Fatigue (fuh-teeg) is feeling tired – physically, mentally, and emotionally. It means having less energy to do the things you normally do or want to do. In people with cancer, it can be caused by the cancer itself, cancer treatment, and other factors. Fatigue can last a long time and can affect your mood, employment, daily routines, self-care, recreation, relationships, and your sense of self.
The fatigue that comes with cancer is different from the fatigue of daily life. Everyday, normal fatigue usually doesn’t last long and most often gets better with rest. Cancer-related fatigue is worse and it causes more distress. It’s not the tired feeling people remember having before they had cancer. Some people describe it as feeling weak, listless, drained, or “washed out.” Some may feel too tired to eat, walk to the bathroom, or even use the TV remote. It can be hard to think, as well as move your body. Rest does not make it go away, and just a little activity can make you feel exhausted. For some people, this kind of fatigue can cause even more distress than pain, nausea, vomiting, or depression.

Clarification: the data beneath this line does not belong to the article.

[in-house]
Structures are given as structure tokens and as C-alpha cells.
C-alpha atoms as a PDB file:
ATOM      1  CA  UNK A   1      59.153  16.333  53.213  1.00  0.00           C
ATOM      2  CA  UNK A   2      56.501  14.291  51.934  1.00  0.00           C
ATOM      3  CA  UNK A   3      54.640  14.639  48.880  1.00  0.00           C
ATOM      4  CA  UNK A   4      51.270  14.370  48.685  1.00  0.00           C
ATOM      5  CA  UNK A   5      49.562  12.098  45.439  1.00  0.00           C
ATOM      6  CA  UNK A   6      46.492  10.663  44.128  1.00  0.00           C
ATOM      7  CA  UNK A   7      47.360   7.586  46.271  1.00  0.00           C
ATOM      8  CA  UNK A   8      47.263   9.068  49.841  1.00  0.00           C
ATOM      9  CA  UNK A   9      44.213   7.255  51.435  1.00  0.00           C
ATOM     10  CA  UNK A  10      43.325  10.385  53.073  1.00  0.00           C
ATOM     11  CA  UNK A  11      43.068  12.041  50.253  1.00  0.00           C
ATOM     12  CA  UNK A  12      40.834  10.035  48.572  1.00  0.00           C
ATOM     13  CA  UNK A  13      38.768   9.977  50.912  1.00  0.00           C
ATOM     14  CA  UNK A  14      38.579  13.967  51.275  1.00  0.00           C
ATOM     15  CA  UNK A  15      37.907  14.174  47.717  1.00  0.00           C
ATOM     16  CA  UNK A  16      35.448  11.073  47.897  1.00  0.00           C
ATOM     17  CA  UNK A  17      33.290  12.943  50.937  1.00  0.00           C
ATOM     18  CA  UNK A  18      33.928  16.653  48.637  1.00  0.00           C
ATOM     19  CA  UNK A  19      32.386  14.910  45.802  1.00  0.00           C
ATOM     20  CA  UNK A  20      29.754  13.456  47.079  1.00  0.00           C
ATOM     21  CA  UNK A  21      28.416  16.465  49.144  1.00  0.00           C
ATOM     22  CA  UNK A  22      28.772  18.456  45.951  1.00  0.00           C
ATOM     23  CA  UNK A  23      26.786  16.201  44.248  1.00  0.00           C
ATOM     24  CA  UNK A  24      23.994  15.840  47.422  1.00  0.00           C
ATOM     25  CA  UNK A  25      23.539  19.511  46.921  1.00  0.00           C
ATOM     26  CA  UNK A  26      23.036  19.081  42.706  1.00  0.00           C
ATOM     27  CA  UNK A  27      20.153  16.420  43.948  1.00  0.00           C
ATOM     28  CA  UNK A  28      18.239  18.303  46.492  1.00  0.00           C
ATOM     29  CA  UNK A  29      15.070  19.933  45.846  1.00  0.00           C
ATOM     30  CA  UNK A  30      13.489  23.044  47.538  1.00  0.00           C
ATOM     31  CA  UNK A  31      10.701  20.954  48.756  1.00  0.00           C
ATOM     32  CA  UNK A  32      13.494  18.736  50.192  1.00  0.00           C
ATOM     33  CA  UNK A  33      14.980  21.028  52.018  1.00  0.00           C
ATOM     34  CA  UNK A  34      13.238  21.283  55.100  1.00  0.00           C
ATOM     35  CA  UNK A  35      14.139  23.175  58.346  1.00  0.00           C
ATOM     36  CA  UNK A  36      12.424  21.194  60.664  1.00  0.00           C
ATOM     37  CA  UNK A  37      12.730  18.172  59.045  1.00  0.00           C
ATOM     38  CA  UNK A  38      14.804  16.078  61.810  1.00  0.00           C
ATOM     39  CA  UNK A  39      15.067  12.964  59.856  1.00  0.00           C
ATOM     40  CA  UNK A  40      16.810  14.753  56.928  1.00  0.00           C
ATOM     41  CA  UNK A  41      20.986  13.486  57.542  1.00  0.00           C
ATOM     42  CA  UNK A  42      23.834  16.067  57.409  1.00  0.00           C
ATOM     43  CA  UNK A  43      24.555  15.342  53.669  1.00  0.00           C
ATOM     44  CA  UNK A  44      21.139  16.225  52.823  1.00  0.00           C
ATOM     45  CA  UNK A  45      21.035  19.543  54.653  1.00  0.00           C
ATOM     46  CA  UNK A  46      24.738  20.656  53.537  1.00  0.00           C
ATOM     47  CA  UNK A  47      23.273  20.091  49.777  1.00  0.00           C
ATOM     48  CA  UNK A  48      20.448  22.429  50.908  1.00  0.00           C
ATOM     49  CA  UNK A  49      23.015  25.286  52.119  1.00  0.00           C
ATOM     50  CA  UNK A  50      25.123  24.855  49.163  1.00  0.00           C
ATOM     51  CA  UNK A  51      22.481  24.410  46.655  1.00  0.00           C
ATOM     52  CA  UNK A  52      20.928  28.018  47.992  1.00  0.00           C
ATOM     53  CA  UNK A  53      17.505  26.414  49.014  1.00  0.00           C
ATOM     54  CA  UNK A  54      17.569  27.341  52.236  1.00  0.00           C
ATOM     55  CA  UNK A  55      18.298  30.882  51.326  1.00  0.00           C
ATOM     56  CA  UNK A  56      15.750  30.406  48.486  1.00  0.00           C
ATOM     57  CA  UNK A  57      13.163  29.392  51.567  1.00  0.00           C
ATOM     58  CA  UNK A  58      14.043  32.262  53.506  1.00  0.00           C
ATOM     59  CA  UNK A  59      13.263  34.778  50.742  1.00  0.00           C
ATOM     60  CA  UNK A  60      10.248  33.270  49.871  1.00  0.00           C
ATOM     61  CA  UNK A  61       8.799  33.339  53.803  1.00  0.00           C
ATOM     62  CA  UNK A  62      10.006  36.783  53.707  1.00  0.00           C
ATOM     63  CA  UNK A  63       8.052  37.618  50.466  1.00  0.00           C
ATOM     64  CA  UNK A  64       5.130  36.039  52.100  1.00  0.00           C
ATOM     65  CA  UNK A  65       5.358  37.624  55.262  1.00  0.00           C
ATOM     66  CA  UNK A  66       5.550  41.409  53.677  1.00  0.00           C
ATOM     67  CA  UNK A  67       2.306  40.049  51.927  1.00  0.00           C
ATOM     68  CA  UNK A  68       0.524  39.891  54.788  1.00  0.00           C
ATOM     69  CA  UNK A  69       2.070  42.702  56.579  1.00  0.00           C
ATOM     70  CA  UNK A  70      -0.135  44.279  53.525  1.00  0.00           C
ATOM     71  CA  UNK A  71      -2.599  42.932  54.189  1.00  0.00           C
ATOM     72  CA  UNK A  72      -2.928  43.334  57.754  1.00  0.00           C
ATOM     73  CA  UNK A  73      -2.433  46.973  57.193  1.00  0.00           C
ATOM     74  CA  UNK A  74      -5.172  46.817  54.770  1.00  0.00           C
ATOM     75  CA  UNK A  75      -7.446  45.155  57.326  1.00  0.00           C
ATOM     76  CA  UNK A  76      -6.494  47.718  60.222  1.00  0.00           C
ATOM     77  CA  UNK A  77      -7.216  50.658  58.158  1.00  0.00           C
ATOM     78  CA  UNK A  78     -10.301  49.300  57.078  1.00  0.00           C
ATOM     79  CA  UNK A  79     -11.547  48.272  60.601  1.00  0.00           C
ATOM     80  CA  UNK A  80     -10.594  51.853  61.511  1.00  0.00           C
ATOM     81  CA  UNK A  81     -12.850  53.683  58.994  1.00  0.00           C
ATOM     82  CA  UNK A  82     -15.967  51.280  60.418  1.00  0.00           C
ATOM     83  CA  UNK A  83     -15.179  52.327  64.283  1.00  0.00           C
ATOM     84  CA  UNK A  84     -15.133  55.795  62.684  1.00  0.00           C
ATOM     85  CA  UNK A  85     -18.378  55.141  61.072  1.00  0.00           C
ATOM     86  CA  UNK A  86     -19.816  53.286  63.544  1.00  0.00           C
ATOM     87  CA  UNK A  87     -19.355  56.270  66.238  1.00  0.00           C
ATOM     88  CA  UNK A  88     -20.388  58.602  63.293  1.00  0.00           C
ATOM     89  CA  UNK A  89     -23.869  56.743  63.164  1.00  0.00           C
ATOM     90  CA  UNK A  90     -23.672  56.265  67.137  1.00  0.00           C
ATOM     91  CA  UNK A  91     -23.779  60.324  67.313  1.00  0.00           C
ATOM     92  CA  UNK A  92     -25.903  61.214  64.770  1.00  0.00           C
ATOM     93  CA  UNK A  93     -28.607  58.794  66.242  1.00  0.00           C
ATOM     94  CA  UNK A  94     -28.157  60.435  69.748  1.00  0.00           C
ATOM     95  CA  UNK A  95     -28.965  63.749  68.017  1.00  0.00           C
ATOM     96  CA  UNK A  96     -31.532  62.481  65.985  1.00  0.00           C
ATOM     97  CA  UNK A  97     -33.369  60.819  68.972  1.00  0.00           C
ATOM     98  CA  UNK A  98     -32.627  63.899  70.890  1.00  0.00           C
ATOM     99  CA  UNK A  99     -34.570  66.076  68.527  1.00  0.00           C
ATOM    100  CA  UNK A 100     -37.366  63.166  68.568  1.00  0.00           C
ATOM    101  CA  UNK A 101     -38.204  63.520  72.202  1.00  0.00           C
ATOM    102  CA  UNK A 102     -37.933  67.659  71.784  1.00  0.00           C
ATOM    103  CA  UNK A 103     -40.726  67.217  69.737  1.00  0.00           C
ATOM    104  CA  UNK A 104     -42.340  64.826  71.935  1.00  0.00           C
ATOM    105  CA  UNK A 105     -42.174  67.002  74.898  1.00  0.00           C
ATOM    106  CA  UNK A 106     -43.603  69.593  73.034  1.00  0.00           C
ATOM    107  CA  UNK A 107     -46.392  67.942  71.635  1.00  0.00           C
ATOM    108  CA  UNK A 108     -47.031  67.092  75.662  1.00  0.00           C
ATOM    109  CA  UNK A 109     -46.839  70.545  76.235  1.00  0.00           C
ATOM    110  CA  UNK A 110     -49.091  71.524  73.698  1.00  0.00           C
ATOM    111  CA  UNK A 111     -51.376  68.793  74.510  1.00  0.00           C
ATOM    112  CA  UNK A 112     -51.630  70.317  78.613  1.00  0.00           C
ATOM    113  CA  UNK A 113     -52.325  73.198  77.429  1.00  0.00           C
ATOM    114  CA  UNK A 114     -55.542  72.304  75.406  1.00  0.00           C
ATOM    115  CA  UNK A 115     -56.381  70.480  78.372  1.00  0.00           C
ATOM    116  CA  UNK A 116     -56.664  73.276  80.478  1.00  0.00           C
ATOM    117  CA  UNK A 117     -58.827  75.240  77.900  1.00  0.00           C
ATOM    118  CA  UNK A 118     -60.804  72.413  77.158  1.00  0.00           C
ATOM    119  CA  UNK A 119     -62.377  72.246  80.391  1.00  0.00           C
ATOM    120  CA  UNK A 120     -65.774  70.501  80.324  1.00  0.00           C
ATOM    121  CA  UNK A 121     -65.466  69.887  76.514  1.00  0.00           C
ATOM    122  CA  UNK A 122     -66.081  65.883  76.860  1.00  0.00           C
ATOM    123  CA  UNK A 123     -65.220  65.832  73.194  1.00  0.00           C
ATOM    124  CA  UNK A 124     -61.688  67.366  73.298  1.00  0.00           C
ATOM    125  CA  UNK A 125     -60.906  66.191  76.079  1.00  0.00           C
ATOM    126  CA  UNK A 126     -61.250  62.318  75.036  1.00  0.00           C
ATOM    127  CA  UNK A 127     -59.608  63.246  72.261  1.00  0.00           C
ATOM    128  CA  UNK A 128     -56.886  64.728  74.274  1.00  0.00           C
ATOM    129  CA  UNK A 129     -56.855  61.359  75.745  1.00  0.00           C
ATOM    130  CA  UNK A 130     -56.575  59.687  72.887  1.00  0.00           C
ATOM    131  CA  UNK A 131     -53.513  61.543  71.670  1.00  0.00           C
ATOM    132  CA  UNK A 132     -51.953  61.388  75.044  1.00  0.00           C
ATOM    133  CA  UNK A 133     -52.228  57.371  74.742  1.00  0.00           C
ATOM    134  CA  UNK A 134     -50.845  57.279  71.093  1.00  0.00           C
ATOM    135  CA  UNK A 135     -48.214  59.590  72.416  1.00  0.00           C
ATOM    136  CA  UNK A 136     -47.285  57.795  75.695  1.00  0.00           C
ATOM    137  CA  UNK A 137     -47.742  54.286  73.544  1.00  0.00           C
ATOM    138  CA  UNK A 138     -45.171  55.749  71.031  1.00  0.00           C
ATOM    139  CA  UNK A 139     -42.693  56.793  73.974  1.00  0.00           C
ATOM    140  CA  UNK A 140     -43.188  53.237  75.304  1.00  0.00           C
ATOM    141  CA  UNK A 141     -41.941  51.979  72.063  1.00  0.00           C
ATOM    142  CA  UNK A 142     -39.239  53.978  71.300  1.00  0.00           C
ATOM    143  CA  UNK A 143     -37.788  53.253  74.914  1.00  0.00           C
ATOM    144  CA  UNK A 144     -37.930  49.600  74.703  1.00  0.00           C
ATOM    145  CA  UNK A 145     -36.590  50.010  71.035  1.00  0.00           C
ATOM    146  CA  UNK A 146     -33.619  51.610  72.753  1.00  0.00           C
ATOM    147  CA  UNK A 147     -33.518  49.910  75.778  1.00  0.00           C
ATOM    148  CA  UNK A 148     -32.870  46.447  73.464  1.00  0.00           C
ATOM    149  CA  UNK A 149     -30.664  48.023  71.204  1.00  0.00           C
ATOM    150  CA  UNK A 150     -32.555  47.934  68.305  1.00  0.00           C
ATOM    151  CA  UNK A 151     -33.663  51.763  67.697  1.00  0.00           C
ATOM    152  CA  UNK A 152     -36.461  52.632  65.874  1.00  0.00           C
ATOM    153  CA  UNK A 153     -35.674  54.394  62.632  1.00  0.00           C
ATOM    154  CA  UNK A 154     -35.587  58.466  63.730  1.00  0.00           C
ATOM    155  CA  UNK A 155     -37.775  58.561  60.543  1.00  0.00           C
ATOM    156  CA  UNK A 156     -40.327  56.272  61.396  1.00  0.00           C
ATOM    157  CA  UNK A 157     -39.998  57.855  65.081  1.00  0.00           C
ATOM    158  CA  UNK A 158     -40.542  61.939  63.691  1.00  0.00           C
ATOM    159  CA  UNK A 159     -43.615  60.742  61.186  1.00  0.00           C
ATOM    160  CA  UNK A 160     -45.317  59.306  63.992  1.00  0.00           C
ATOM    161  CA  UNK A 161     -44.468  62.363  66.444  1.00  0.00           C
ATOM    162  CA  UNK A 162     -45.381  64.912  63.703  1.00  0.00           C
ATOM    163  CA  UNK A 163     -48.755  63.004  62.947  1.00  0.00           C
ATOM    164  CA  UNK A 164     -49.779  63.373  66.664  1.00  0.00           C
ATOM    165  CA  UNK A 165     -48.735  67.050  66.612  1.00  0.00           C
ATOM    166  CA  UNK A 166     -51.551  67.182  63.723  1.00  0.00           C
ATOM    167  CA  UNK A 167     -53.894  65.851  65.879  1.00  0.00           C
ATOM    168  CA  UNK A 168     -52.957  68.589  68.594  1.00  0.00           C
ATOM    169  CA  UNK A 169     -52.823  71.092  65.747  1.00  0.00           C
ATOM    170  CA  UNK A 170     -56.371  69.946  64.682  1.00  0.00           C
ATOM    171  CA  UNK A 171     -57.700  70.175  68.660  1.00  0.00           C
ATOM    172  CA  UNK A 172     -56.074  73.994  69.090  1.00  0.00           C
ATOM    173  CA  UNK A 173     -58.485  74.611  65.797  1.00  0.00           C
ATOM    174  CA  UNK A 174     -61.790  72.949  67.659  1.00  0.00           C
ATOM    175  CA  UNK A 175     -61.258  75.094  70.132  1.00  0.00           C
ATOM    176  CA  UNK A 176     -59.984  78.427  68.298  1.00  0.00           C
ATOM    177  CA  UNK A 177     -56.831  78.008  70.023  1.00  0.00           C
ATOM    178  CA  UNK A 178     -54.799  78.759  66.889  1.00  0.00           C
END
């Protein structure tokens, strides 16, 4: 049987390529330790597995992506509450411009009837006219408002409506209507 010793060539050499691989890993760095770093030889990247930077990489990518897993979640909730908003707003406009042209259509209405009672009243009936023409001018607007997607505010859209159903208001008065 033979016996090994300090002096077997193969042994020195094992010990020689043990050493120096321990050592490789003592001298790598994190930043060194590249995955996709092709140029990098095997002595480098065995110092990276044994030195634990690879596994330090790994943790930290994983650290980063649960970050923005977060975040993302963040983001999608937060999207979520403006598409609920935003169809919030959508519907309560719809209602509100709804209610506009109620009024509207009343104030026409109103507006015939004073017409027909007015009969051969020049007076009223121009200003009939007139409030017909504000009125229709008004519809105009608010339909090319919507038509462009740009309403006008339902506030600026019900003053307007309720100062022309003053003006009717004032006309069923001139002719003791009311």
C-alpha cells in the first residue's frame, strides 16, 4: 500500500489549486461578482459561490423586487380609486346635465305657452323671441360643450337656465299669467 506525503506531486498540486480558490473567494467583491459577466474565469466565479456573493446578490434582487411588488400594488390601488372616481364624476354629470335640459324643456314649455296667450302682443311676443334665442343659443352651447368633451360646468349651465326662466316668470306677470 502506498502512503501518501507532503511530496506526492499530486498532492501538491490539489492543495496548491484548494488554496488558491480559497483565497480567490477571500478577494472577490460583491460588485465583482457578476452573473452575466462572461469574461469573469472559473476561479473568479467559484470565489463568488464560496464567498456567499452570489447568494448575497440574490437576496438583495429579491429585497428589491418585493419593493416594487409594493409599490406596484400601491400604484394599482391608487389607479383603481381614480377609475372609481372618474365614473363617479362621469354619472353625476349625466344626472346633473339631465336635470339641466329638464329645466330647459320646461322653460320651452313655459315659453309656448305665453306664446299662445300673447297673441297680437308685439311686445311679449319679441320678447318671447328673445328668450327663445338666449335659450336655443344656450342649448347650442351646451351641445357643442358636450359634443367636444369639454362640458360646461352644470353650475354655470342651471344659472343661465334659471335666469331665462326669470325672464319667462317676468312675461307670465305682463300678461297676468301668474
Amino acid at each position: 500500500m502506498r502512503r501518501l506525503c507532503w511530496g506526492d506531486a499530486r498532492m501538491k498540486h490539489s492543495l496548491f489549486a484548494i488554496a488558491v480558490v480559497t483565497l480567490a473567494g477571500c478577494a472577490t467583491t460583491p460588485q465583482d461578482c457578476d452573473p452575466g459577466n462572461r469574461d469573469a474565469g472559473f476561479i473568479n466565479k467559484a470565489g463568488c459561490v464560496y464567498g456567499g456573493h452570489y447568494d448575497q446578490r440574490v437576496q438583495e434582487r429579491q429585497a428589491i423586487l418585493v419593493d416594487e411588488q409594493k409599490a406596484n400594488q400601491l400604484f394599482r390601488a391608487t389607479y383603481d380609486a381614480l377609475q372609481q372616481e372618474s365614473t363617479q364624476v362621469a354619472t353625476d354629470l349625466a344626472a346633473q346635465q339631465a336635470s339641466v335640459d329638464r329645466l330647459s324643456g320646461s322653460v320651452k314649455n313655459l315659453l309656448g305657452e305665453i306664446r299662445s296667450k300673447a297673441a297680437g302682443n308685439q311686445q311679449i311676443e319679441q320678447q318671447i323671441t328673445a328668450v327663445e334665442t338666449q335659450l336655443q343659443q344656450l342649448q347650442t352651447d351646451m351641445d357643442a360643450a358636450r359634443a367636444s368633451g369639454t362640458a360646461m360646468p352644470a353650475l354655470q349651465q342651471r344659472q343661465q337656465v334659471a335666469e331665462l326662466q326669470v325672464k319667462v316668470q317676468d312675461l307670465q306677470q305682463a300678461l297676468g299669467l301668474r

Cancer-related fatigue can:
- Differ from one day to the next in how bad it is and how much it bothers you
- Be overwhelming and make it hard for you to feel well
- Make it hard for you to be with your friends and family
- Make it hard for you to do your normal activities, including going to work
- Make it harder for you to follow your cancer treatment plan
- Last different lengths of time, which makes it hard to guess how long yours will go on
Cancer patients say fatigue is the most distressing side effect of cancer and its treatment – it can have a major effect on a person’s quality of life.
Fatigue is very common in people with cancer
Cancer-related fatigue is the most common side effect of cancer and cancer treatment. Research suggests that anywhere between 70% and 100% of cancer patients getting treatment have fatigue. And about 30% to 50% of cancer survivors have said that their fatigue lasts for months or even years after they finish treatment.
Even though fatigue is a very distressing symptom, doctors and nurses seldom focus on it, and patients and caregivers rarely report it. It may be hard to talk about, but fatigue is common for people with cancer. Your health care team can do things to help you if they know you are having this problem.
Last Revised: 12/10/2012